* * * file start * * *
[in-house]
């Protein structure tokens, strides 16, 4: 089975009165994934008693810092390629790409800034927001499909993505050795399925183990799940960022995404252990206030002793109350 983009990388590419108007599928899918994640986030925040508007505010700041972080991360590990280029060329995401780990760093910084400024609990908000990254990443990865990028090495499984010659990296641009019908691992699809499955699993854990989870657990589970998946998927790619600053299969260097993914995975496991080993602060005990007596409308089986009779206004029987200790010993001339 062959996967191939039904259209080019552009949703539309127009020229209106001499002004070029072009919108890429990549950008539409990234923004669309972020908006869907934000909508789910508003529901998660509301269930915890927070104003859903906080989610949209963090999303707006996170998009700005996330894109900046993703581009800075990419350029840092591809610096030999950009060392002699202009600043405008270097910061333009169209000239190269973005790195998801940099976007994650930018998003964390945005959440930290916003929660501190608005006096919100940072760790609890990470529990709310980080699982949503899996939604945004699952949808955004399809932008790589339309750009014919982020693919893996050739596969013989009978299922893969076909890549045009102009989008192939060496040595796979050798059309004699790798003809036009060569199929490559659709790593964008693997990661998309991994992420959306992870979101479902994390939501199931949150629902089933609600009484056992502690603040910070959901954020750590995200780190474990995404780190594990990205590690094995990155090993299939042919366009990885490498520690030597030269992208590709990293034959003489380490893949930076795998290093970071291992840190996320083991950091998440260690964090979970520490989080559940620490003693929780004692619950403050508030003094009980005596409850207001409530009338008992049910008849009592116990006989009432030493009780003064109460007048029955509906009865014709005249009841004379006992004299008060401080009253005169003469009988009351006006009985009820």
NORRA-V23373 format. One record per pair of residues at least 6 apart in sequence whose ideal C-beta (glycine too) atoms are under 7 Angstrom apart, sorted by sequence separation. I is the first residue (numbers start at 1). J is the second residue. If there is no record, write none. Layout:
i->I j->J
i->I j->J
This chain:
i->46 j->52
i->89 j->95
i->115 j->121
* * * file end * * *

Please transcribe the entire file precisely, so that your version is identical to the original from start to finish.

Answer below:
[in-house]
């Protein structure tokens, strides 16, 4: 089975009165994934008693810092390629790409800034927001499909993505050795399925183990799940960022995404252990206030002793109350 983009990388590419108007599928899918994640986030925040508007505010700041972080991360590990280029060329995401780990760093910084400024609990908000990254990443990865990028090495499984010659990296641009019908691992699809499955699993854990989870657990589970998946998927790619600053299969260097993914995975496991080993602060005990007596409308089986009779206004029987200790010993001339 062959996967191939039904259209080019552009949703539309127009020229209106001499002004070029072009919108890429990549950008539409990234923004669309972020908006869907934000909508789910508003529901998660509301269930915890927070104003859903906080989610949209963090999303707006996170998009700005996330894109900046993703581009800075990419350029840092591809610096030999950009060392002699202009600043405008270097910061333009169209000239190269973005790195998801940099976007994650930018998003964390945005959440930290916003929660501190608005006096919100940072760790609890990470529990709310980080699982949503899996939604945004699952949808955004399809932008790589339309750009014919982020693919893996050739596969013989009978299922893969076909890549045009102009989008192939060496040595796979050798059309004699790798003809036009060569199929490559659709790593964008693997990661998309991994992420959306992870979101479902994390939501199931949150629902089933609600009484056992502690603040910070959901954020750590995200780190474990995404780190594990990205590690094995990155090993299939042919366009990885490498520690030597030269992208590709990293034959003489380490893949930076795998290093970071291992840190996320083991950091998440260690964090979970520490989080559940620490003693929780004692619950403050508030003094009980005596409850207001409530009338008992049910008849009592116990006989009432030493009780003064109460007048029955509906009865014709005249009841004379006992004299008060401080009253005169003469009988009351006006009985009820």
NORRA-V23373 format. One record per pair of residues at least 6 apart in sequence whose ideal C-beta (glycine too) atoms are under 7 Angstrom apart, sorted by sequence separation. I is the first residue (numbers start at 1). J is the second residue. If there is no record, write none. Layout:
i->I j->J
i->I j->J
This chain:
i->46 j->52
i->89 j->95
i->115 j->121